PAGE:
HONOLULU — If a dark cloud has been hanging over the University of Hawaii men’s basketball program the past two months, it blew a little off course last Thursday night.
There was barely a hint of it during the team’s annual postseason banquet at the Sheraton Waikiki’s Hawaii Ballroom, as head coach Gib Arnold and a surprisingly large crowd of about 250 supporters showed how the program remains steadfast despite an ongoing NCAA investigation.
“I want this group to know … this program has never been healthier, and we are on solid, solid foundation,” Arnold said during his keynote address. “We are building this program the right way. We have done this the right way. We will continue to do this the right way. We aren’t cutting corners. If we have made a mistake, we acknowledge it, we learn from it, we’re stronger because of it. I’m proud to sleep well tonight knowing we’re doing everything we can so that the people of Hawaii can be proud of this basketball program.”
Arnold — and others at UH — had been mostly silent since the season ended abruptly on March 13 with a stunning 87-84 overtime loss to Cal State Northridge in the first round of the Big West Tournament in Anaheim, Calif. The major news surrounding the program since then has been centered around an NCAA investigation that reportedly started with an alleged mishandling of paperwork and now may be looking into other areas.
But Arnold maintains that the future is bright, and he is understandably proud of the three outgoing seniors and how they represented Rainbow Warrior basketball.
Reserve center Davis Rozitis, who earned his Bachelor’s degree in political science last year and played this past season as a graduate student, won the athletic department’s prestigious Jack Bonham Award on April 29 in recognition of outstanding performances on and off the field.
Rozitis is a three-time Academic All-Conference selection and has also been an integral member of the Student Advisory Athletic Committee (SAAC), serving as the lead representative for all UH male athletes.
“On the court, he has been a big part of our success the last four years,” Arnold said in a school statement. “His numbers don’t jump out at you, but his abilities, particularly on defense, have been a huge asset for our team. Off the court, Davis has made it a point to make a difference.”
Senior swingman Brandon Spearman was named the first recipient of the “Tip of the Spear Award,” given to the player who best represents the basketball program’s five core values of humility, passion, accountability, relentlessness and “teamanship.”
Arnold explained that in building a team-oriented culture, it was hard for him in the past to select and present the “Art Woolaway Most Outstanding Player” award.
“Even if you are the ‘Outstanding Player,’ someone had to pass you the ball,” Arnold said.
The “tip of the spear” refers to a story told by a combat Marine at Arnold’s church, with all fellow soldiers following the first group of Marines into battle behind enemy lines in Afghanistan. Spearman, a tri-captain, was often looked to as the Rainbow Warriors’ floor leader the past two seasons and he earned the award after a vote by teammates.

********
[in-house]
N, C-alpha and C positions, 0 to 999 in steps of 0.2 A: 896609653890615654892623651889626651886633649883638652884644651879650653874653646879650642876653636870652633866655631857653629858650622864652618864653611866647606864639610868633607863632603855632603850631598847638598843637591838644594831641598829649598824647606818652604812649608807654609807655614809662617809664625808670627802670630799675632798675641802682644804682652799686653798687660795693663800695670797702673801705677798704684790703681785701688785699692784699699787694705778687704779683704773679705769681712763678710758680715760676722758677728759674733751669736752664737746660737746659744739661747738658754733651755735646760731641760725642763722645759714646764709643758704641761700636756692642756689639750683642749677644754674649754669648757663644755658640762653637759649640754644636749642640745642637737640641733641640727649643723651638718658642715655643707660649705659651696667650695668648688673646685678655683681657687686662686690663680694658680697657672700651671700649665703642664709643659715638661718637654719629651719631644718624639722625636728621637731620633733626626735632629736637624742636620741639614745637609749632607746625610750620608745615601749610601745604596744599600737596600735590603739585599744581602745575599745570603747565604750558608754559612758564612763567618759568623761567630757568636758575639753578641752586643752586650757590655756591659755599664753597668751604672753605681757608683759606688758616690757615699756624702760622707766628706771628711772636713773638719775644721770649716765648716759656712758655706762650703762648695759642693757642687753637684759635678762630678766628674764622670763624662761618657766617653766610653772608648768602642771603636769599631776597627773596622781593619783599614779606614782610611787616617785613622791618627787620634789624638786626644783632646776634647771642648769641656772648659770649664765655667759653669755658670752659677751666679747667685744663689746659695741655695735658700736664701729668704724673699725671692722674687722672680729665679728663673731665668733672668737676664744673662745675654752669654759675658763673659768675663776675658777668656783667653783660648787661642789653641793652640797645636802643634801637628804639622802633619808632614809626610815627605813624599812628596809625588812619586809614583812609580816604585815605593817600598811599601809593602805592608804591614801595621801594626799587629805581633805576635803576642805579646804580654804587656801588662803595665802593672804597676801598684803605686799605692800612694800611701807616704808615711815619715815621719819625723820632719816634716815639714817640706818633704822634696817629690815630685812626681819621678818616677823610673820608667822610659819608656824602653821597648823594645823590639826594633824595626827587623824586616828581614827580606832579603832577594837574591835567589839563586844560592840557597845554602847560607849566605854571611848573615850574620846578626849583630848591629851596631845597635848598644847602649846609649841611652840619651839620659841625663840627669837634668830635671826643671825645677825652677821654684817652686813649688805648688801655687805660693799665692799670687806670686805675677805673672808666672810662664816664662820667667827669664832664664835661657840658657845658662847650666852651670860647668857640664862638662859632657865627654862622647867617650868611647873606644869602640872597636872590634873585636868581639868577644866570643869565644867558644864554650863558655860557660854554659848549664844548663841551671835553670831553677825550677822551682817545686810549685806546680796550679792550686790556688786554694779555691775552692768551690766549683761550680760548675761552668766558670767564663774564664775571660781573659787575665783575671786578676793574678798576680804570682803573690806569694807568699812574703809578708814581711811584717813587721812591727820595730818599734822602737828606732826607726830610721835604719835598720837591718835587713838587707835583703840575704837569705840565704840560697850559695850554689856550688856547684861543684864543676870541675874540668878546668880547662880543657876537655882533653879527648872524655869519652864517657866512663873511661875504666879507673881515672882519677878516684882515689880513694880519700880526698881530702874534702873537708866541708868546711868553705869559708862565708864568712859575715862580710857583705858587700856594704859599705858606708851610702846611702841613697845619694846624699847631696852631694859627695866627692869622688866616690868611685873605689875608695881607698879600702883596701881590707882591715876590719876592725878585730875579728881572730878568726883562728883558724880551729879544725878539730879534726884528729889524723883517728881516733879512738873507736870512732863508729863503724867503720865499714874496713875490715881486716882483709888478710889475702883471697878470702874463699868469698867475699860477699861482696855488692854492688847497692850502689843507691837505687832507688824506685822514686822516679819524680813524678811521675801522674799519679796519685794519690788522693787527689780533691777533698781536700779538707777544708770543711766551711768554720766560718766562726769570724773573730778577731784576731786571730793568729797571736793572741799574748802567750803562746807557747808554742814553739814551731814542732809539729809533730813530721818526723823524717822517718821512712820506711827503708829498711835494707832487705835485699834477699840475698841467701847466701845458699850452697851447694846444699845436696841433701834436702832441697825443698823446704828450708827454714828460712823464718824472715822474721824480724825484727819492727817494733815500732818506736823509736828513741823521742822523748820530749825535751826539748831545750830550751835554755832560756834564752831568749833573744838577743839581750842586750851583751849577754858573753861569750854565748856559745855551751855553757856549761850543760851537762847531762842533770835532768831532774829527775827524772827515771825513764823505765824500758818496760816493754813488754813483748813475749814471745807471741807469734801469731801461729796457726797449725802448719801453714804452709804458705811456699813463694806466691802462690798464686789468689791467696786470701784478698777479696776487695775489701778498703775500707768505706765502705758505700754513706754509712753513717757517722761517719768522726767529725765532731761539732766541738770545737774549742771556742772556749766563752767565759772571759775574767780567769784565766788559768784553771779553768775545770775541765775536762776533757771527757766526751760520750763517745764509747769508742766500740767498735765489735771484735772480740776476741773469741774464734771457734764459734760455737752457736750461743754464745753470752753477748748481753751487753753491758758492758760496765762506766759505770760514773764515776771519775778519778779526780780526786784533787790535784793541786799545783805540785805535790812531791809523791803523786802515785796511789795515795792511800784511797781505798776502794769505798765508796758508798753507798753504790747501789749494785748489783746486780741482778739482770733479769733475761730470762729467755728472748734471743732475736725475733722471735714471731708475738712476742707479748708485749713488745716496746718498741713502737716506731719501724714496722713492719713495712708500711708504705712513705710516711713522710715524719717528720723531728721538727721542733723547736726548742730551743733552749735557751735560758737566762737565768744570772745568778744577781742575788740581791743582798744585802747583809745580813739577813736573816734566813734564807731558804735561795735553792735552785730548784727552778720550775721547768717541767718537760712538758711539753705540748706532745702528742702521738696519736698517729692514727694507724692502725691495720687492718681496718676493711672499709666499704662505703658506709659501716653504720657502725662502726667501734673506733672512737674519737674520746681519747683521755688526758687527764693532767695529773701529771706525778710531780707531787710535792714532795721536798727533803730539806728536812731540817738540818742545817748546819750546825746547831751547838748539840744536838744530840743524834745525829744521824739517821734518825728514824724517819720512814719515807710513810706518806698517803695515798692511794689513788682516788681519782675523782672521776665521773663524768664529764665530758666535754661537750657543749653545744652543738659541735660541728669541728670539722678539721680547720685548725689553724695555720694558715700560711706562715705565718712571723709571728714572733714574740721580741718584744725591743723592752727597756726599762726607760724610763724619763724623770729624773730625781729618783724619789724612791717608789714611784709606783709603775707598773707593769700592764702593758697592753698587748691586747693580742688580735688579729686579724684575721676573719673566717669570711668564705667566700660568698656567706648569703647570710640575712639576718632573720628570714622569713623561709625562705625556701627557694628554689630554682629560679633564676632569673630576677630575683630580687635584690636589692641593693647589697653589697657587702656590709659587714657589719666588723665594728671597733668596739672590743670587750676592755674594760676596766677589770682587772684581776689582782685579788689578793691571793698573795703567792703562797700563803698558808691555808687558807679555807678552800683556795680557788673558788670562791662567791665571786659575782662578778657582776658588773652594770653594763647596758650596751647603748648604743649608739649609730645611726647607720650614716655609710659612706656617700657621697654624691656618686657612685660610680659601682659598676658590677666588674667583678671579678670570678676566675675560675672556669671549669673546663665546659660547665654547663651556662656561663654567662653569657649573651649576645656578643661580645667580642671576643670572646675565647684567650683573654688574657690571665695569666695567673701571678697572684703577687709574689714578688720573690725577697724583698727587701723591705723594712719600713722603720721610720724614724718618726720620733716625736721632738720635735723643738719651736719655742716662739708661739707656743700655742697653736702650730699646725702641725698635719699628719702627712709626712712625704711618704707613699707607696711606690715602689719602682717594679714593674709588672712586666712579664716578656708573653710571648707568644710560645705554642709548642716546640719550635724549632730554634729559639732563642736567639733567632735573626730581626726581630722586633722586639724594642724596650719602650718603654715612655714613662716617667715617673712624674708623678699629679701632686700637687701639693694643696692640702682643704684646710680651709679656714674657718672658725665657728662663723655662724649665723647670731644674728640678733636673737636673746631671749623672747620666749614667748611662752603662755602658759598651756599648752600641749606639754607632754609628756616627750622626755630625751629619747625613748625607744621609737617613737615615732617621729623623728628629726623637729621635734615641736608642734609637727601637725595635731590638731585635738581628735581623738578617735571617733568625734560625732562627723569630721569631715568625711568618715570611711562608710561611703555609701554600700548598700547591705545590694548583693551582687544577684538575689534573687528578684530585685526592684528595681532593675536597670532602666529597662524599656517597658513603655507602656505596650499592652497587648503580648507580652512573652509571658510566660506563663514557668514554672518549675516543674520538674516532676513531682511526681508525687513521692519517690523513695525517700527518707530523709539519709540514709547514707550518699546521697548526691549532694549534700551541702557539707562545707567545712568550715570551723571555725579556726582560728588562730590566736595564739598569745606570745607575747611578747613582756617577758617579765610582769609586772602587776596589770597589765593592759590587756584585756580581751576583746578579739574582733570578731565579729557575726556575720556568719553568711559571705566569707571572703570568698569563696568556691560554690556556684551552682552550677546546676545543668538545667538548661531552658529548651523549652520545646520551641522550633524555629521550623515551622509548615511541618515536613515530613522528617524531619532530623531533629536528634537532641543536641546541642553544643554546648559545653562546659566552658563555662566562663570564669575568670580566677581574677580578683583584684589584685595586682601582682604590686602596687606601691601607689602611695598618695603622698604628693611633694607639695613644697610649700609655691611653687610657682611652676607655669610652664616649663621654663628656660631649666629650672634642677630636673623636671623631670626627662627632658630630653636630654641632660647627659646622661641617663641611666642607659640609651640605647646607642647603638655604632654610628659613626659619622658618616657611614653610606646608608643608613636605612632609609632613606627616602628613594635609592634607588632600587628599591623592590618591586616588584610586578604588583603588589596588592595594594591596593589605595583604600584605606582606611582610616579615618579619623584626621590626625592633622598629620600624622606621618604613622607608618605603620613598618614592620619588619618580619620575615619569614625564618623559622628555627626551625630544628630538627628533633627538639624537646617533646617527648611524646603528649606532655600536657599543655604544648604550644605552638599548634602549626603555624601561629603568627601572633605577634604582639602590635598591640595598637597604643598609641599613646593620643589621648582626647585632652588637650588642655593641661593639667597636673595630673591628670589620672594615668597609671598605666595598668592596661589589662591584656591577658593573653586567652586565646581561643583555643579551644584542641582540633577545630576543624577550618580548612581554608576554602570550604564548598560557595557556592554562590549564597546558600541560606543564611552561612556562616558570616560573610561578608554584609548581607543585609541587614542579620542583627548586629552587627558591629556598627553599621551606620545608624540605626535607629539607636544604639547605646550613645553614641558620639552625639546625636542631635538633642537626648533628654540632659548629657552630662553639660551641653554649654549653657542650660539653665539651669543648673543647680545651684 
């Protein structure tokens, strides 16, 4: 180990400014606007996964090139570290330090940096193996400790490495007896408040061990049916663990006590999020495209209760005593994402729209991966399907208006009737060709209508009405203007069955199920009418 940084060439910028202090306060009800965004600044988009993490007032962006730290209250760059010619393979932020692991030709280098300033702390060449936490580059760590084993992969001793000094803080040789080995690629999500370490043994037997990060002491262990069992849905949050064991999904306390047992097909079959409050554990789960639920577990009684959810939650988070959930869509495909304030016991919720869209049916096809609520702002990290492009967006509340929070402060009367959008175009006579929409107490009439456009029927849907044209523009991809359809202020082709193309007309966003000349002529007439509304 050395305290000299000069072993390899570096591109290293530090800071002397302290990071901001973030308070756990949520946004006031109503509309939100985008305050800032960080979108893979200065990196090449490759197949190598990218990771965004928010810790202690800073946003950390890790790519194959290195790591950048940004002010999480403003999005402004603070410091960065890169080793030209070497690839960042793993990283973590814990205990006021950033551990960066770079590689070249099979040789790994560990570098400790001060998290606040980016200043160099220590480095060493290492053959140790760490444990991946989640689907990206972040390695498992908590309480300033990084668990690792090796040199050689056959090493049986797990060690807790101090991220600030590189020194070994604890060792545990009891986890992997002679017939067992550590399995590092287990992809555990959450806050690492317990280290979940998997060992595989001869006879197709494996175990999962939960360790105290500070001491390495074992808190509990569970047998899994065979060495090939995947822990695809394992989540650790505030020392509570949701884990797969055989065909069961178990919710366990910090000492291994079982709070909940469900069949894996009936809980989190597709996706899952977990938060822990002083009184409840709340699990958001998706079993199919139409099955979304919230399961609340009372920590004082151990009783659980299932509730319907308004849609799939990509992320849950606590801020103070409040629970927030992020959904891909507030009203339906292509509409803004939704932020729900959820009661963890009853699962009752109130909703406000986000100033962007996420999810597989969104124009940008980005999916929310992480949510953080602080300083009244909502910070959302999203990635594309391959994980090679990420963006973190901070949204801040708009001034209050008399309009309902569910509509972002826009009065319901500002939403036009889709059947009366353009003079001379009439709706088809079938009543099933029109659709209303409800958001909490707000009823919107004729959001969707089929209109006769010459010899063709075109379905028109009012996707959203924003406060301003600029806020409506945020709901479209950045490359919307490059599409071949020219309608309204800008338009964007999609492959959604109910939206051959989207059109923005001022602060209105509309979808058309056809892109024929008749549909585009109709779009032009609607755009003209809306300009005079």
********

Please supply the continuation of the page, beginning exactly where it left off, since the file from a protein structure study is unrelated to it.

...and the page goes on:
Spearman will graduate on May 17 with a bachelor’s degree in Communications.
The third senior, Christian Standhardinger, became the first UH player to score 1,000 points and grab 500 rebounds in just two seasons, and was only the fourth Rainbow Warrior to do it overall. He was a two-time All-Big West first team selection, and will join Spearman at the May 17 graduation with a bachelor’s degree in business administration.
Starting point guard Keith Shamburger, who has announced plans to spend his final year of eligibility at a Mainland school, is scheduled to graduate this summer.
A handful of other Rainbow Warriors, including Isaac Fotu, Dyrbe Enos and Michael Thomas, were presented with certificates of academic recognition by the Big West Conference.
“This is a smart group of guys,” Arnold said.
The NCAA investigation is still ongoing, and the results and aftermath of its findings are anybody’s guess.
But in the meantime, Arnold maintains the success of the program — coming off its first 20-win season since 2003-2004, just four seasons removed from a 10-20 campaign before he took over — and overall quality of its student-athletes shows that things have changed for the better.
And he is promising better things yet to come.
“Our next step, right now we’ve got a good program — 20 wins is good — but we want to go from good to great, and that’s a hard step to take,” Arnold said. “But the only way to do that is to be able to deal with adversity … That’s exactly what this team is going to do, that’s exactly what I as their coach and (we) as a staff and as a program, we promise you that we will continue to do in building this program: We will stand and fight, and that’s exactly how you build championship teams.
“… Believe me, we’re just seeing the very, very start of how great we can be. We are going from good to great.”
Any current dark cloud notwithstanding, Arnold sees nothing but blue skies ahead.